Editorial The voters have spoken on marijuana. Trump ought to listen.

The Los Angeles Times

In this Nov. 9, 2016, file photo, a marijuana joint is rolled in San Francisco. (Marcio Jose Sanchez / AP)
By The Times Editorial Board

Californians may have voted overwhelmingly on Nov. 8 to legalize marijuana, but Americans also elected Donald Trump, whose position on legalization has been a bit — hazy. That’s a potential problem because marijuana is regulated under federal law, giving Trump and his administration veto power over whether California and the seven other states that have voted to legalize cannabis can really do so. 
So where does the president-elect stand on pot? He has said he supports individuals’ right to use medical marijuana “100%,” which is good news for the 29 states that allow medicinal use of pot. As for adult recreational use, which Californians approved through Proposition 64, it’s hard to say what he believes because his statements have been all over the map, shifting from audience to audience. In a 1990 speech in South Florida, where drug cartels had waged a bloody fight in the 1980s, Trump said that the nation’s war on drugs had been a failure; it would be better, he said, to legalize and tax drugs and spend the money on drug prevention. (Sounds a bit like The Times’ endorsement of Proposition 64.) But that was 26 years ago. During his presidential run, Trump told Fox News host Bill O’Reilly, a staunch prohibitionist, that he was concerned Colorado’s decision to legalize recreational use was causing “a lot of problems out there.” Then, while campaigning in Nevada (where voters last month passed a ballot measure to allow adult use of marijuana), Trump said legalization should be decided by the states.
It would be foolhardy for the federal government to dig in on cannabis prohibition now.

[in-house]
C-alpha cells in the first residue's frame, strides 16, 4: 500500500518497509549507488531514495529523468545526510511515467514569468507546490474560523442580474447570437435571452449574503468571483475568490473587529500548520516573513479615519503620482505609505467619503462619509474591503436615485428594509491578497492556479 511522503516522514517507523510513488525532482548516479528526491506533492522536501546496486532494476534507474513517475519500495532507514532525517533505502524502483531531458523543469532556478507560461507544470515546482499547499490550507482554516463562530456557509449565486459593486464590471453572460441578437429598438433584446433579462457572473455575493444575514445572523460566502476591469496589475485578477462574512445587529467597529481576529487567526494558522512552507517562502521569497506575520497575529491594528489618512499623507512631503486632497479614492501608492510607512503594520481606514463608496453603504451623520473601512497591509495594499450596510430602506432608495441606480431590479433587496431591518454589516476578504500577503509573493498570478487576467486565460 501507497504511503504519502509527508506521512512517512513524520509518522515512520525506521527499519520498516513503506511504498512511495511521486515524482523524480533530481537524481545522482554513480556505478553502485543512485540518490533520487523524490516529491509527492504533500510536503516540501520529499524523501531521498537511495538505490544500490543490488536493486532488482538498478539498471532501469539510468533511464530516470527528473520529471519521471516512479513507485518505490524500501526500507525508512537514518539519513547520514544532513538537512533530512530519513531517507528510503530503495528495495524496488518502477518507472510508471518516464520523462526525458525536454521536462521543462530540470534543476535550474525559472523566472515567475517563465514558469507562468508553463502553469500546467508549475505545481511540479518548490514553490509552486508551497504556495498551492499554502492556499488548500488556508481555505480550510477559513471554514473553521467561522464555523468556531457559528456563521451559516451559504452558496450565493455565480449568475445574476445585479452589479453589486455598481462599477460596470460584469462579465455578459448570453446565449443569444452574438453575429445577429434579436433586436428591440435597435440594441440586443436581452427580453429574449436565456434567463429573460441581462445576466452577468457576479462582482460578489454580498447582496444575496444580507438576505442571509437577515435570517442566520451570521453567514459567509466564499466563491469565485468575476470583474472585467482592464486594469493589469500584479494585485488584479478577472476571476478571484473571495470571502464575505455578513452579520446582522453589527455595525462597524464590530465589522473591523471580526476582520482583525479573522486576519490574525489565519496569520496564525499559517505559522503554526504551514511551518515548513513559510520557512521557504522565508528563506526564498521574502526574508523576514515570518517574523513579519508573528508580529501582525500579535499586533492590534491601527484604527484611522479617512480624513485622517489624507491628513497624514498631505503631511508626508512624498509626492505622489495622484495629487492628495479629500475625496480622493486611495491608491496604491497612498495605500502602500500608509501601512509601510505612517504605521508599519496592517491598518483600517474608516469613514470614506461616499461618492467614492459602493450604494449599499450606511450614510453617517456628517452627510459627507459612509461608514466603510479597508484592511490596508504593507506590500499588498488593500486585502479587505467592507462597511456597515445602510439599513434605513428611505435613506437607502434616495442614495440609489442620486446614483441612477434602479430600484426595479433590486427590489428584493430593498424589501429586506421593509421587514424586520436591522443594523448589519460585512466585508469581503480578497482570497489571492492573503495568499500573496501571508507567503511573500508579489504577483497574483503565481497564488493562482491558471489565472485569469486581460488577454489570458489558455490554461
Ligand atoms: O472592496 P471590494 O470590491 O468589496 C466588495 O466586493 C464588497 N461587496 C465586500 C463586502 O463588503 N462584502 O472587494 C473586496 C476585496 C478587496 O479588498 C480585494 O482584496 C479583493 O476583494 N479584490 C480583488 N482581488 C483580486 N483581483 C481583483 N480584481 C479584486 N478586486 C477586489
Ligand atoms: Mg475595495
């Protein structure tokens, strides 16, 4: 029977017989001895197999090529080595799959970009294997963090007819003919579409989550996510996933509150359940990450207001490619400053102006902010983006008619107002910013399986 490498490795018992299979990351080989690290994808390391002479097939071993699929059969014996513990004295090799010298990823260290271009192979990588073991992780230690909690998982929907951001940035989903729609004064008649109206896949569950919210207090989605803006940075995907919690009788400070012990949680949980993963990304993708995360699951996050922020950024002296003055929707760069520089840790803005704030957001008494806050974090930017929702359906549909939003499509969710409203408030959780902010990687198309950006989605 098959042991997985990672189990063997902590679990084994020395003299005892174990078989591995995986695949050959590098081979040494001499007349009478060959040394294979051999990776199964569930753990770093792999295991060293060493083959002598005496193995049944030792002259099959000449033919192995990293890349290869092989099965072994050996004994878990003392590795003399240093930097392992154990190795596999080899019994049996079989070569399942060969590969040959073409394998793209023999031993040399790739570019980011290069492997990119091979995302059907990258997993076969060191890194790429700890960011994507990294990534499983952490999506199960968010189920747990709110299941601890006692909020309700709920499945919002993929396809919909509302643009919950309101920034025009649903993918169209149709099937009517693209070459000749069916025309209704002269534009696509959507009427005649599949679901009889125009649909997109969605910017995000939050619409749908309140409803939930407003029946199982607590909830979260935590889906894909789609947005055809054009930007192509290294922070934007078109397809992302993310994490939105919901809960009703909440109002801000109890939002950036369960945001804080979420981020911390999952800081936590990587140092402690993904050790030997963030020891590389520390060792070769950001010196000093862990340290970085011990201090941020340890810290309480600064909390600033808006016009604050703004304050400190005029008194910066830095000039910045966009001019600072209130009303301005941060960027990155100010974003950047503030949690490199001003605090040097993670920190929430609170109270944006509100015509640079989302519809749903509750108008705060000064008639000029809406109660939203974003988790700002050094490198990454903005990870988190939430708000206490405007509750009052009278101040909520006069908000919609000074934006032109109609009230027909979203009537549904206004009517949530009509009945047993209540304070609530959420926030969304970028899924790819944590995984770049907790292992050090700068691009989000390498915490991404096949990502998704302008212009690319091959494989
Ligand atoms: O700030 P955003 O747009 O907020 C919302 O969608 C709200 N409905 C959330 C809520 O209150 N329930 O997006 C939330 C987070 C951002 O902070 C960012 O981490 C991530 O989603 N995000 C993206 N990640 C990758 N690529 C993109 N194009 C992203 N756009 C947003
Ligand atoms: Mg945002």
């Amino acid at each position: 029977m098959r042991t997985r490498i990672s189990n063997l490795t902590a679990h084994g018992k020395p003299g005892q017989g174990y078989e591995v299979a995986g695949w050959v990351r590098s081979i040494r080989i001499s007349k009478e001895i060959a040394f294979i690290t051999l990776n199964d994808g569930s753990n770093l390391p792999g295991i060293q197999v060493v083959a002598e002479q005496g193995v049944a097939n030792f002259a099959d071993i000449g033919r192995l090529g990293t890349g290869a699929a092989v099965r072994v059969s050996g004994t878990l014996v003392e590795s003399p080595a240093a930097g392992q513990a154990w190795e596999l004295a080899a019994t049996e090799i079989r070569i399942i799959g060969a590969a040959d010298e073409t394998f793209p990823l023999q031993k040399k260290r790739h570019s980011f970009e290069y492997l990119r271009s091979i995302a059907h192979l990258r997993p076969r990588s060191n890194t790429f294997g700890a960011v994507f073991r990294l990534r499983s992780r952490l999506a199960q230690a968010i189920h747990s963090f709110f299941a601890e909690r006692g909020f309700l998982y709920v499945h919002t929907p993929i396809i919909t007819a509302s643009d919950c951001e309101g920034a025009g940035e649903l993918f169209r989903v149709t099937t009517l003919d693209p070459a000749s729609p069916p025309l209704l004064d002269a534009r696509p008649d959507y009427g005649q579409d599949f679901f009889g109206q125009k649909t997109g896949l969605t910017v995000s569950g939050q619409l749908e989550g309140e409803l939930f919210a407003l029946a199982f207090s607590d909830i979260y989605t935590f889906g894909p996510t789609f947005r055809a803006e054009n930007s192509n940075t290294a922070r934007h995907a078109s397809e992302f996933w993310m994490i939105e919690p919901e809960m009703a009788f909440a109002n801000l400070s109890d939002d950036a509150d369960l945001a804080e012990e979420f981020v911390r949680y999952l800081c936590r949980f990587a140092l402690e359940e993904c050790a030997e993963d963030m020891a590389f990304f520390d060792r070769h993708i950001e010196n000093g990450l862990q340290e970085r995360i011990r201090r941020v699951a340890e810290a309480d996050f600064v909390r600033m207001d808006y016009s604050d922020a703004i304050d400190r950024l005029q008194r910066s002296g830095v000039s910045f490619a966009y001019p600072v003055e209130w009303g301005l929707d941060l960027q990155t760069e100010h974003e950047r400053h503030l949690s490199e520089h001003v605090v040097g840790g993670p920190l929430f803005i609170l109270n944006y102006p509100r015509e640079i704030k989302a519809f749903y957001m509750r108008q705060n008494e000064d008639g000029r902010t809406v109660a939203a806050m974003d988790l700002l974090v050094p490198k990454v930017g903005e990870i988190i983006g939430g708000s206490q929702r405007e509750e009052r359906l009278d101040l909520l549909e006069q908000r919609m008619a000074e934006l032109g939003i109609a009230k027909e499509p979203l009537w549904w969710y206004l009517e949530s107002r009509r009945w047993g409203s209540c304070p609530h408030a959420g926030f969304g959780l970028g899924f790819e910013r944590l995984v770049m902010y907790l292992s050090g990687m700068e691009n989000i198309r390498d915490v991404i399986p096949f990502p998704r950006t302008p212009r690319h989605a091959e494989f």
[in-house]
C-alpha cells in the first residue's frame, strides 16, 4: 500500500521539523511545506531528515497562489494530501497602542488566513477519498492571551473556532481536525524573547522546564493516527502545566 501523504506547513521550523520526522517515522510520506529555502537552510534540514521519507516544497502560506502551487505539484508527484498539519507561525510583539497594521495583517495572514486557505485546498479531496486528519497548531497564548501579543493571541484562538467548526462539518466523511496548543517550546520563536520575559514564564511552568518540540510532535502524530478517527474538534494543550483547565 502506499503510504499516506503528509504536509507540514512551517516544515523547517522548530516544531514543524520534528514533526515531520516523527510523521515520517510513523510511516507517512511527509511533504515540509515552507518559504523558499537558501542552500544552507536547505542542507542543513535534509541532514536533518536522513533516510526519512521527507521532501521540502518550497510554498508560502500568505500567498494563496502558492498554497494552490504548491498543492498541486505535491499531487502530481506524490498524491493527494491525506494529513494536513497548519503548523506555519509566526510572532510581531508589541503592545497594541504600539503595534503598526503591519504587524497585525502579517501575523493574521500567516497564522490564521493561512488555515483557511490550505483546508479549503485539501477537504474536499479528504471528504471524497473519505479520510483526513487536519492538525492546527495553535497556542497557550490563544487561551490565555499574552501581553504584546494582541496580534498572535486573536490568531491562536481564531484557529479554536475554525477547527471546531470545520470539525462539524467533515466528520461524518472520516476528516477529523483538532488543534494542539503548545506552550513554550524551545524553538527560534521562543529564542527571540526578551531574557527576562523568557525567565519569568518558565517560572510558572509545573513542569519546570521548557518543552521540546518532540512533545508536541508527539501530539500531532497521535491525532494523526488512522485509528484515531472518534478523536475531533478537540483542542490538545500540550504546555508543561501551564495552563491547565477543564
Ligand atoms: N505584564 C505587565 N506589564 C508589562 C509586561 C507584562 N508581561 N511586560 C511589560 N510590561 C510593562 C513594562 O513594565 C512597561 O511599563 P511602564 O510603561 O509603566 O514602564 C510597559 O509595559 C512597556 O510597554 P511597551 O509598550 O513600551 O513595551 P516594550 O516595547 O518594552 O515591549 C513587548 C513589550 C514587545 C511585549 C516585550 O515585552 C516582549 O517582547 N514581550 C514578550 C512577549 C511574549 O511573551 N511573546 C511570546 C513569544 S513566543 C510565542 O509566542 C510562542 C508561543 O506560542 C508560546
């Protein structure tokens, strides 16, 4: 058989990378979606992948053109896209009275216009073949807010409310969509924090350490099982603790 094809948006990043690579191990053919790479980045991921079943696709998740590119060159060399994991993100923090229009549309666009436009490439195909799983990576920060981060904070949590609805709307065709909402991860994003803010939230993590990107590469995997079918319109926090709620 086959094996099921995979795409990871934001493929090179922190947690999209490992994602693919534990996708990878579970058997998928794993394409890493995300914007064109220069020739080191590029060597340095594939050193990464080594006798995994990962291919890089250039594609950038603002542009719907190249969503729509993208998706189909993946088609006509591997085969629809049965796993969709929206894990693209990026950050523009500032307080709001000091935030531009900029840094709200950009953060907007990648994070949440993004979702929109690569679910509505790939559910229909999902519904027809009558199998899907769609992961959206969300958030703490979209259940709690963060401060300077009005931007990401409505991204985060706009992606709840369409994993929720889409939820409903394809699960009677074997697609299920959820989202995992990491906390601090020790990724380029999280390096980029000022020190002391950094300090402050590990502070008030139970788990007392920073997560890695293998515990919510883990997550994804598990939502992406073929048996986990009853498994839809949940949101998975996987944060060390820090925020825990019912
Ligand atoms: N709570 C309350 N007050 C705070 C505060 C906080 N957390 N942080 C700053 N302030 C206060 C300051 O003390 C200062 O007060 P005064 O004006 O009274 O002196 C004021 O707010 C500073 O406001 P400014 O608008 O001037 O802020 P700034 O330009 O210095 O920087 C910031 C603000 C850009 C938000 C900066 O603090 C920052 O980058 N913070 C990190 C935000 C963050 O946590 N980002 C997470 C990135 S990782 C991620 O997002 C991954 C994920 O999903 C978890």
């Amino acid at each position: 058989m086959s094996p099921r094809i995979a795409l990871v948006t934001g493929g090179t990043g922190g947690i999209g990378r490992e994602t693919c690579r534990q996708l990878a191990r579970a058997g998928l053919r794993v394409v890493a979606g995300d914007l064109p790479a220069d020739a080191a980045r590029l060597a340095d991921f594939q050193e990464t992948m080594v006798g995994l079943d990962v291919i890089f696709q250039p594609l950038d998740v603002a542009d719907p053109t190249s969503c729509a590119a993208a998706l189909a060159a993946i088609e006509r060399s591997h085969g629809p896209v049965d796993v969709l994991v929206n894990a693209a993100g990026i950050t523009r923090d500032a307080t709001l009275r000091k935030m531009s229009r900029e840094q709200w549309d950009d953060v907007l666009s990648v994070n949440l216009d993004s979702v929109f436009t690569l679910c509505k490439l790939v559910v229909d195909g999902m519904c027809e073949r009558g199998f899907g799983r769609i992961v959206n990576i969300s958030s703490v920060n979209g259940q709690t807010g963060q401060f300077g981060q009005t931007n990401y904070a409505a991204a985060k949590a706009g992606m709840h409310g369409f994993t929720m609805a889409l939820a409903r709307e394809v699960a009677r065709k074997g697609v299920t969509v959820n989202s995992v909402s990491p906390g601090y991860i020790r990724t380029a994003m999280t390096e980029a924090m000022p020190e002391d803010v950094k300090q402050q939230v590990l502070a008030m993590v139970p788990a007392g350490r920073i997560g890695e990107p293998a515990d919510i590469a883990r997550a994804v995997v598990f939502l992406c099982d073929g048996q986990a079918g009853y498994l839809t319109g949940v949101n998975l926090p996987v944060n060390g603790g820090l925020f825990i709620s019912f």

If that last statement gave a glimmer of hope to advocates of legalization, Trump undermined  it with his nominee for attorney general, Alabama Sen. Jeff Sessions, a hard-line opponent of reforming marijuana laws. During a Senate hearing in April on how the Department of Justice was dealing with states that have legalized cannabis, Sessions declared that “good people don’t smoke marijuana.” And he’s been a frequent critic of the Obama administration’s hands-off approach to states that allow medical and recreational marijuana.
For the last three years, the Justice Department’s policy has been to not interfere with states that allow the commercial sale of marijuana as long as there are strict regulations in place, including rules to prevent sales to minors and to block criminal enterprises from participating. That policy guided California lawmakers as they crafted new medical marijuana licensing regulations in 2015, as well as the advocates who wrote Proposition 64. Sessions, however, has said the DOJ’s policy is wrong. “We need grown-ups in charge in Washington to say marijuana is not the kind of thing that ought to be legalized, it ought not to be minimized, that it’s in fact a very real danger,” he declared in April.
If Sessions does take charge of the Justice Department, he could reverse the DOJ policy and undermine California’s new rules. That would be a step backward.  In most of the states that have voted to legalize marijuana, commercialization has ushered in much-needed regulation. It’s how Colorado sought to ensure the safety of the marijuana people were already consuming. It’s how California will attempt to stop illegal cultivation, which has devastated sensitive ecosystems. The goal of Proposition 64 is to eliminate the black market and transform  the existing multibillion-dollar underground industry into one regulated for consumer safety, environmental protection and public health.
Even if the new administration doesn’t reverse the Justice Department policy, it  will still need to be a partner in creating common-sense policies. For example, because marijuana remains illegal under federal law, pot shops typically can’t open bank accounts or accept credit cards because financial services companies fear being penalized by federal regulators for handling money from unlawful drug sales.
That means marijuana products are typically sold for cash, and dispensary owners pay their employees, their landlords and their taxes in cash, inviting crime and making it harder to regulate the sale of cannabis. With such problems in mind, California Treasurer John Chiang recently sent a letter to Trump seeking guidance on how his administration would deal with the conflict between state and federal law.
Decades of experience has shown that the U.S. can’t win a war on marijuana. It would be foolhardy for the federal government to dig in on cannabis prohibition now, when voters are increasingly choosing to legalize the drug for medicinal and recreational use. Trump and his attorney general ought to adhere to the will of state voters and demonstrate the kind of pragmatic leadership on marijuana policy that has too often been missing in the federal government.

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